“It would not even impact the schedule of its completion,” a senior officer privy to the developments said. Initially there was euphoria of victory in the Pakistani media but it soon died as certain newspapers started questioning the government initiated victory claims.

Same is the case in New Delhi as well. It continues to maintain victorious stance on the issue but some experts see the order dicey. Halt in the construction of the dam is the real major issue that makes all other investment risky. If the entire project gets ready and then the ICA favours Islamabad, it will be a clear loss of thousand of crores of rupees. Both the countries are actually studying the voluminous order in fine detail.

Hindustan Construction Company (HCC) is an implementation agency of the project and so far four kilometres of the tunnel from the two sides stands completed. Officials in NHPC said the project would cost Rs 3642 crores (an upgrade from earlier Rs 3316 crores) and by the end of June, they have already booked an expenditure of Rs 557.96 crores.

In Srinagar, where energy is at the core of the public discourse, NHPC is facing music for altogether different reasons. A civil society group led by industry lobbyist Shakeel Qalander had gone to the court accusing the hydro power giant of exploiting water resources of the state illegally. He had taken the minutes of various state cabinet meetings as the final state position and knocked at the doors of the court for justice on the economic issue.

The court disposed off the petition with a direction that the centre and state governments would cooperate with the petitioners in getting to the bottom of the issue. The group approached the state and the central government, besides the NHPC, seeking information under the RTI act. While the state government gave whatever information it had, the central power ministry washed its hands off by passing the buck on to the NHPC. The hydropower major did not offer anything but the group got hold of a communication the corporation had sent to the state government.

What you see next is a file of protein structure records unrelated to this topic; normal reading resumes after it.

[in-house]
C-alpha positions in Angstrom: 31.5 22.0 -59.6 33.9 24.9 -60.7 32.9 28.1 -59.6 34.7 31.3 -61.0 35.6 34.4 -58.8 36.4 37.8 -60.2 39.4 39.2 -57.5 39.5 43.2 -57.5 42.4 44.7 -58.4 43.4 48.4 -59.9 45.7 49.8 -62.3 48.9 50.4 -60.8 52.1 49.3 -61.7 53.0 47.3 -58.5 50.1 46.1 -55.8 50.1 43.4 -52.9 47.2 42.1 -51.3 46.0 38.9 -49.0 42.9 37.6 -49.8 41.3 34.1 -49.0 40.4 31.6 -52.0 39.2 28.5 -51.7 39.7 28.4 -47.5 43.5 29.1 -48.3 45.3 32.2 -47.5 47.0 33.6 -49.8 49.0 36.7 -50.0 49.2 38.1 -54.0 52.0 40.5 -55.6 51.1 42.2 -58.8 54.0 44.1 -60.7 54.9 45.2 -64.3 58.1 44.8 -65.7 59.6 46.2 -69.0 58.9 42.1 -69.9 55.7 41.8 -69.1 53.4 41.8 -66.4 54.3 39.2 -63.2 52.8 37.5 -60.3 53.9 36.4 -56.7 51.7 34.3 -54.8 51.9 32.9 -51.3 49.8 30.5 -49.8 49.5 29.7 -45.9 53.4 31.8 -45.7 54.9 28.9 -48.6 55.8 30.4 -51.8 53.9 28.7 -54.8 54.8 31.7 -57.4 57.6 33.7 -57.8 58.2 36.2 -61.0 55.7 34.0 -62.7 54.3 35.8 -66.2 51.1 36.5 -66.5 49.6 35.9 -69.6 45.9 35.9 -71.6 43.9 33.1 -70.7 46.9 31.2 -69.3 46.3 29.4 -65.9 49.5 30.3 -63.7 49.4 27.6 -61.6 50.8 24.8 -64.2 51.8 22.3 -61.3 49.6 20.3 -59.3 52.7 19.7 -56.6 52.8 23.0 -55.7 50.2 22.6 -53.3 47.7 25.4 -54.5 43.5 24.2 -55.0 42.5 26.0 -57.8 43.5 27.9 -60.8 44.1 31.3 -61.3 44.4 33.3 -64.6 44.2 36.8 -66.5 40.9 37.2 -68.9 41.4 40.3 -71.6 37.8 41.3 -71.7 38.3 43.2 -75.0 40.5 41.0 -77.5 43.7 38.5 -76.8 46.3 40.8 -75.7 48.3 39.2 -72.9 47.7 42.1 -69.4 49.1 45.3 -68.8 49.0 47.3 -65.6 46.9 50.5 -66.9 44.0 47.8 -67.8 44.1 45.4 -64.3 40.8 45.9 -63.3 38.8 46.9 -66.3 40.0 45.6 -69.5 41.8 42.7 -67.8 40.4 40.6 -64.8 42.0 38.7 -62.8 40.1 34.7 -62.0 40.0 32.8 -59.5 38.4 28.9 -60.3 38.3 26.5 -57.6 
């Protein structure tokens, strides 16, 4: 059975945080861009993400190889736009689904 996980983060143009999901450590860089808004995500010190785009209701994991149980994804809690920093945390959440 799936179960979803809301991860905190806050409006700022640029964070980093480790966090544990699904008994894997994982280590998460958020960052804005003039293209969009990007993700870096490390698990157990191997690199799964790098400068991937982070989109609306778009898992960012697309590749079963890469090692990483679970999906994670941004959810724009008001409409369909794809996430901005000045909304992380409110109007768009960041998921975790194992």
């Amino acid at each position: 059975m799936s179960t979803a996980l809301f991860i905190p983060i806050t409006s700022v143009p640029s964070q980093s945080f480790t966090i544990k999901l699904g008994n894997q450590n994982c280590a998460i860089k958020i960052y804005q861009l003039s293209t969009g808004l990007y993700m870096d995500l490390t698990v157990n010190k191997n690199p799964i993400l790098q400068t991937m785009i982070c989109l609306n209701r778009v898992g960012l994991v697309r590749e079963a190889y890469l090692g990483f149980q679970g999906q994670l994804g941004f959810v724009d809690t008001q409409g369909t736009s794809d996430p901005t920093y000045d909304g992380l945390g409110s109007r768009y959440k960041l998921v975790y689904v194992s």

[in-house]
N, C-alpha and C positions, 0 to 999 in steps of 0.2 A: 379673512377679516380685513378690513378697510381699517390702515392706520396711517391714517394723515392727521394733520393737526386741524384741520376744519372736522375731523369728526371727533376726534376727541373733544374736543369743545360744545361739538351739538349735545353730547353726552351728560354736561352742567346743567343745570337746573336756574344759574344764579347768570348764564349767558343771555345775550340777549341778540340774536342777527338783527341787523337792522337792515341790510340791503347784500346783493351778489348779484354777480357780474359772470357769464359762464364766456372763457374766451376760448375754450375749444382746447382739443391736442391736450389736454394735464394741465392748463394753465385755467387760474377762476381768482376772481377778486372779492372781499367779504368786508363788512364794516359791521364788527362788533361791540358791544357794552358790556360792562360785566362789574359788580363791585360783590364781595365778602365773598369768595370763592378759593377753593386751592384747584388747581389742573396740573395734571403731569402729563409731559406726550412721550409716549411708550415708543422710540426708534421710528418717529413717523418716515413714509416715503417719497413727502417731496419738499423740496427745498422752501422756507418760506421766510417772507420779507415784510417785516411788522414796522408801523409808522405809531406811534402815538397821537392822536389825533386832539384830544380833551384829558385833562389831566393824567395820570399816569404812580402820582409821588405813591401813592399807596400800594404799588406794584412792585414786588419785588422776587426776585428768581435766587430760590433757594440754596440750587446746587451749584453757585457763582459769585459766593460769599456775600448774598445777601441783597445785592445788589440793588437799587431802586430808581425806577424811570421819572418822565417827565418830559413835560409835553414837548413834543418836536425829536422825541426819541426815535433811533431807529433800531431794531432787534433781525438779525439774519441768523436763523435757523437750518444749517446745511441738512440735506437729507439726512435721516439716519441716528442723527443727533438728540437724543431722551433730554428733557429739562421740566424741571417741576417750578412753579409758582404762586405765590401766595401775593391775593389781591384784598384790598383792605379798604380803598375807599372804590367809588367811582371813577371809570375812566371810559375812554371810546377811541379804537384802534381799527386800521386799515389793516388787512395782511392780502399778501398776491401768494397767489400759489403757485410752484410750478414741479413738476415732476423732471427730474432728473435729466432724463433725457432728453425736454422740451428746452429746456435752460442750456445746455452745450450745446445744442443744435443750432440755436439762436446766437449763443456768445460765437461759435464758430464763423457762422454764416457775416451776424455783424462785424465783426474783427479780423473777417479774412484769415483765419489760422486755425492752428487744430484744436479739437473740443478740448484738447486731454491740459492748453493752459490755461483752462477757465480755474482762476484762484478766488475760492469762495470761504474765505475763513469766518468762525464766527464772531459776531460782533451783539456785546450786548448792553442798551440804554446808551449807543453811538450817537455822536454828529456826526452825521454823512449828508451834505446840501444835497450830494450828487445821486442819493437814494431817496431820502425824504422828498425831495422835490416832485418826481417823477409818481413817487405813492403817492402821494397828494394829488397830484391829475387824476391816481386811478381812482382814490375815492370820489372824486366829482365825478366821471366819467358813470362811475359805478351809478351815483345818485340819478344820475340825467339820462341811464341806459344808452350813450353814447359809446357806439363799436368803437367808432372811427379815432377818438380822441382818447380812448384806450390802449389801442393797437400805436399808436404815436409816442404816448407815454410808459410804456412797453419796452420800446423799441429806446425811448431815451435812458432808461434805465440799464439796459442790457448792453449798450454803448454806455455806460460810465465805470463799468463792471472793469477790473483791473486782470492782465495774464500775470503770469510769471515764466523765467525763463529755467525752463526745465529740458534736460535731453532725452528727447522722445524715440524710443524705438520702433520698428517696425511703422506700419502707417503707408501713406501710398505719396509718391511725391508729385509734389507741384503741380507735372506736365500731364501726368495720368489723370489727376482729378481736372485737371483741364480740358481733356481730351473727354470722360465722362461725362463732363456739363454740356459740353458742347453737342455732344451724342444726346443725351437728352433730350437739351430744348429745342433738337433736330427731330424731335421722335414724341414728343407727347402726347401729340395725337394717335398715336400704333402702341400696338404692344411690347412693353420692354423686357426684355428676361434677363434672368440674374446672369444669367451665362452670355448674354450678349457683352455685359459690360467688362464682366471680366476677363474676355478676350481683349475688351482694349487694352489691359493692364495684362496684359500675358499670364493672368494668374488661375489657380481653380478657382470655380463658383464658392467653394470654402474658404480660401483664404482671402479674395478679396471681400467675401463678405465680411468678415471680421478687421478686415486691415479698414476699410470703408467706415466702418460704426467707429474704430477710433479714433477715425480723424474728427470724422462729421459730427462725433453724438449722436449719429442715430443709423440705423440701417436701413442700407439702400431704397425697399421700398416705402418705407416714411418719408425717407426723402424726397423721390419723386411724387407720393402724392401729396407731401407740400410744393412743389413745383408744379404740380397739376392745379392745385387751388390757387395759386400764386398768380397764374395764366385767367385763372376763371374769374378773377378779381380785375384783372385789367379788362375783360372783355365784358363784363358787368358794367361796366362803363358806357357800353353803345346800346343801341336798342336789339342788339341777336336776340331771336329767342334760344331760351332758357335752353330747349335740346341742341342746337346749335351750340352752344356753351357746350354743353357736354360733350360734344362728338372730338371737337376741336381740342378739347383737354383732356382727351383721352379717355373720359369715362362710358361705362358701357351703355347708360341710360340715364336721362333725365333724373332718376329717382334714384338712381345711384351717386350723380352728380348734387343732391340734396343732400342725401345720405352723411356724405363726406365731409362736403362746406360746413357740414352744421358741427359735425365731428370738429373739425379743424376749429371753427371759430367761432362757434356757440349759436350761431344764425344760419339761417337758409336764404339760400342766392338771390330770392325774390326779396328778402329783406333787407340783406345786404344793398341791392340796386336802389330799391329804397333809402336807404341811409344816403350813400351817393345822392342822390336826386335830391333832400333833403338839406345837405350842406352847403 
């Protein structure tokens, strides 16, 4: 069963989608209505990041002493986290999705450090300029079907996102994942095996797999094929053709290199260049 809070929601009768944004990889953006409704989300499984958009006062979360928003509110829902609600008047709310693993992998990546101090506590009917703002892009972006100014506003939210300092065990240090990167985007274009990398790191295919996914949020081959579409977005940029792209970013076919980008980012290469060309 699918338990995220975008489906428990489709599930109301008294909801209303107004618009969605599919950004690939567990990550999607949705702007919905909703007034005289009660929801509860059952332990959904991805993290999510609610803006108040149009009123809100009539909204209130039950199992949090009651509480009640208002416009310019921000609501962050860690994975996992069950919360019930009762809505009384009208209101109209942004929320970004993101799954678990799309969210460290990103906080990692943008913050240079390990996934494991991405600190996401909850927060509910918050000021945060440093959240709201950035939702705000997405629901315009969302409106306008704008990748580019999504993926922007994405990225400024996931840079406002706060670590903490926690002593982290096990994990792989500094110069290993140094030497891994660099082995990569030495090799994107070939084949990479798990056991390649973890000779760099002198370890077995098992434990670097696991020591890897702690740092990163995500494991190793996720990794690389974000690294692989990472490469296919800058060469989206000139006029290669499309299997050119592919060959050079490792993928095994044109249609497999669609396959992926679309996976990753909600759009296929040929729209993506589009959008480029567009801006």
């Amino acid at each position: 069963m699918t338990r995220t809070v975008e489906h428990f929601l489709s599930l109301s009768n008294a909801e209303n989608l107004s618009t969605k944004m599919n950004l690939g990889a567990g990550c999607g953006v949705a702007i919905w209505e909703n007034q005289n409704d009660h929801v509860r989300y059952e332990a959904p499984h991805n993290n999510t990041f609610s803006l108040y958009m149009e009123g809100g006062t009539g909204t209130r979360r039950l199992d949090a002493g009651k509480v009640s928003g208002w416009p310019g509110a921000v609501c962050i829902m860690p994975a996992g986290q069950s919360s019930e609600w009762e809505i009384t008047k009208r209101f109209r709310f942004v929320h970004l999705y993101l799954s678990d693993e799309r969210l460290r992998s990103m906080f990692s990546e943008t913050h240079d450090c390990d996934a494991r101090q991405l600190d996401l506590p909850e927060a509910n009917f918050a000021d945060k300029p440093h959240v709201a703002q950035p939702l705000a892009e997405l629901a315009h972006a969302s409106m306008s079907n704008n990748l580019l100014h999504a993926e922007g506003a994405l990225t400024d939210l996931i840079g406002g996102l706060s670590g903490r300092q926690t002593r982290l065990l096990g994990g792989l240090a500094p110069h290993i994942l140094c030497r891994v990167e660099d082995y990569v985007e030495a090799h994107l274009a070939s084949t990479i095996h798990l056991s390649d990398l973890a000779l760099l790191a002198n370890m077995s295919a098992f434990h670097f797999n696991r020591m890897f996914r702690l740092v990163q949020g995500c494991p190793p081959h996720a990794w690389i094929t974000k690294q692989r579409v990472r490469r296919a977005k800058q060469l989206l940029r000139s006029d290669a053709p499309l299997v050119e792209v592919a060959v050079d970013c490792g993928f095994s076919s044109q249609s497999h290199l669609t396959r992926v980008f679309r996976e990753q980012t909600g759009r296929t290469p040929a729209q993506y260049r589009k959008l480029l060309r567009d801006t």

Pertaining to the 690-MW Salal Power Project, the communication informs the state government that it lacks copy of any agreement that might have been reached with the state government regarding sharing of power or return of the power project to the state. The central power ministry, it says, transferred the project to the NHPC including the land and the movable and immovable assets on it in November 1987 on ownership basis. It also referred to a central government letter suggesting “The government of India being a sovereign authority, execution of legal documents for transfer of the Salal Project, already belonging to the Government of India, to NHPC is not considered necessary as the company is wholly owned by Government of India itself.”

Qalander says the contents of the letter are against law of the land and blatantly illegal. “I hope the assembly currently in session debates the issue well before it could trigger law and order problems,” he told reporters at a news conference. While land has remained a highly emotive issue in Kashmir, state legal provisions permit transfer to the central government utilities after J&K Transfer of Property Act is adequately amended. The last time it was amended was while managing the financial closure of the Baglihar power project. Status quo ante was restored in the TPA within a year later.

The state government, in its response to the RTI has offered its communication to the centre but has categorically stated that it lacks any agreement in its records about Salal, Dul Hasti and the Uri power projects. The final agreement that the state government had sent to the centre would fetch J&K 1.5 paisa per unit of electricity generated besides 80 MWs of power from its first stage. Almost the same condition was applied in Uri and Dul Hasti with the former having the provision of being bought back by the state government.

Provisions listed in these draft agreements, sent to the central government, are at variance with the status quo of the relationship. J&K’s benefits are restricted to an outright 12 percent royalty in generations of the three NHPC projects. Interestingly, these three projects are the major powerhouse of the NHPC in J&K. In the last fiscal ending March 2011, its operational projects in J&K contributed more than 47 percent to NHPC’s cumulative generations.
“Ideally the lawmakers should debate the issue and tell the society what went wrong and how it can be rectified,” Qalander said. “If we could not get any solace from there, we will approach the court again.”

Some of the lawmakers seem to have taken the advice seriously. “I have already moved a motion seeking a debate on the NHPC issue in the assembly,” CPI (M) lawmaker Mohammad Yousuf Tarigami said. “Let us see what happens.”